Afghanistan’s Pedagogy of the Invisible

Perhaps part of the reason it is hard to find girls in Afghan classrooms is because women and girls are hard to find in textbooks?

A report produced by the Ministry of Education in 2007 says that while 85% of female students in Afghanistan completed elementary school, less than 5% had the chance to study beyond middle school. Whether the statistics are accurate or not, Afghanistan does have a significantly small number of female high school graduates.

The report counted child marriage, poverty, lack of security and lack of resources and facilities as major factors in decreasing the number of female students in schools after elementary school. While all these reasons carry a lot of weight, little attention is paid to whether or not schools are welcoming to girls and whether the texts that are taught and teachers encourage girls to continue their education.

The majority of books taught in Afghan schools either excludes women all together, or misrepresents them. For example, Dari literature textbooks for grades five and six often disregard the presence of women in classrooms and the roles that Afghan women actively play in their communities and/or limit them to the traditionally “feminine” roles, such as motherhood. Almost all of drawings, pictures, introductions of heroes, fables, anecdotes, and moral instructions contain only male characters or one or two minor female ones. Women are mostly discussed in relation to men and in the context of their homes only.

A drawing accompanying the essay Sports and Health in the fifth grade Dari book shows seven boys running in a soccer field. Whenever sports are mentioned, only boys are seen in drawings.

Even though women make up nearly 50% of agricultural workers in Afghanistan, according to the drawings in these books, farming, too, is exclusive to men.

All police, traffic managers, pottery makers, builders, doctors, and factory workers depicted in the drawings and photographs in these two books are men, as well. Nearly all of these jobs are occupations done outside the homes and their portrayal as jobs exclusive to men hints that in these books women are limited to their houses.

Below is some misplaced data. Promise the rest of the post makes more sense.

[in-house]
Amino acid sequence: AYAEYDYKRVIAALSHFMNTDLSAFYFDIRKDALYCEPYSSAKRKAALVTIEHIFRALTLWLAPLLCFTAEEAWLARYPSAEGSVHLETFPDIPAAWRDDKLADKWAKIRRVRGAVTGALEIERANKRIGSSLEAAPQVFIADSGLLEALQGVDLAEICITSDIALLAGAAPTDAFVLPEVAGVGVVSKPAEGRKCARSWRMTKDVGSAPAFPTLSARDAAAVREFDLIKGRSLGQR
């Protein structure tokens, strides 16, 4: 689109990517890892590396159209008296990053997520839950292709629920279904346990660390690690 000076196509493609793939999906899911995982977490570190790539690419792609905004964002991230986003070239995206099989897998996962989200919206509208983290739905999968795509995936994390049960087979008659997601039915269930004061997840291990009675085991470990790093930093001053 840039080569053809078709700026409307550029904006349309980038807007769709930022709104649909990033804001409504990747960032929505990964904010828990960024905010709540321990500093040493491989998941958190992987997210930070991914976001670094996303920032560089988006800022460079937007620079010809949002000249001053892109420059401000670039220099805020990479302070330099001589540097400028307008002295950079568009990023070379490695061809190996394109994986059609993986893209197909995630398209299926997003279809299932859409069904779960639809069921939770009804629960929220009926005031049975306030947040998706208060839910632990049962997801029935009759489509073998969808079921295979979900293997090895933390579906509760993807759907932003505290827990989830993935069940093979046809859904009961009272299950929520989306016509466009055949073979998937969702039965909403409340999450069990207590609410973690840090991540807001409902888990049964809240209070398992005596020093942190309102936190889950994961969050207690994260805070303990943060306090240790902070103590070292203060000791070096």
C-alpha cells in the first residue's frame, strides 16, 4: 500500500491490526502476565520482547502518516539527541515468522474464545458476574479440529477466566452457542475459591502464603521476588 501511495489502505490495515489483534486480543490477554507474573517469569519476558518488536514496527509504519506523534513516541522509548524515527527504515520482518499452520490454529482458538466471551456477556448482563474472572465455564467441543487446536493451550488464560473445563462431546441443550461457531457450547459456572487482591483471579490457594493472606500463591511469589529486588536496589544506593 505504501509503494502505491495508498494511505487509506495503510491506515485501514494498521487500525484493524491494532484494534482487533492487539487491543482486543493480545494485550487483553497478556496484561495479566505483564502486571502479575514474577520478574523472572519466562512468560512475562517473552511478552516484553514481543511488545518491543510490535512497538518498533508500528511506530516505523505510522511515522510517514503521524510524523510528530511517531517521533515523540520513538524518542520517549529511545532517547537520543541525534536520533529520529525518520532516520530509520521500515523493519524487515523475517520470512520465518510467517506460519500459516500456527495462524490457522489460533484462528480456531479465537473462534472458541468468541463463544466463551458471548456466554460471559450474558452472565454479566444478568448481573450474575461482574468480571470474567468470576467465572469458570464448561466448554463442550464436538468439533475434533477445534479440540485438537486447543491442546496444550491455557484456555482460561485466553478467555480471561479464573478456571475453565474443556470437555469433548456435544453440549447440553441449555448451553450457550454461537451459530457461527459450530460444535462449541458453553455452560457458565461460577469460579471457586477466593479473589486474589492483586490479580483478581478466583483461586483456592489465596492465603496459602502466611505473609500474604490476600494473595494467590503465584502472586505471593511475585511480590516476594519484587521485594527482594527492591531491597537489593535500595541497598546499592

In addition to that, female authors from classical poets such as Rabi’a Balkhi, Naazo Ana and Mukhfi Badakhshi to contemporary writers such as Parwin Pazhwak, Khaleda Forogh, Nadia Anjuman and Homaira Qaderi, have all been excluded from these books. The only time there is a photograph of a woman is when the topic of the lesson is motherhood and once in more than 300 pages of textbooks, a picture of a female teacher appears.

The invisibility of women in all other fields of the society according to the textbooks, unconsciously leads to girls thinking of themselves as mothers only and not imaging how with education, they can discover other fields or life-styles as well and prevents them from having non-traditional dreams or role models.

Women’s representation in the textbooks is essential for girls to feel welcomed at schools and be provided with successful role models and to normalize the participation of women in the public life. The textbooks should focus on providing examples of how women have contributed to the welfare of societies and how the future generation, male and female, can work together to rebuild the country. This will not only have a positive impact on the female students but, will also influence male students to view women positively.

An accurate representation of successful women presents children with the realistic message that no country can progress if half of its population is invisible in the social, economical and political scene. If we want to change gender roles in Afghanistan, a good place to start is with the textbooks.

Images from Dari Literature Textbooks for Grades 5 and 6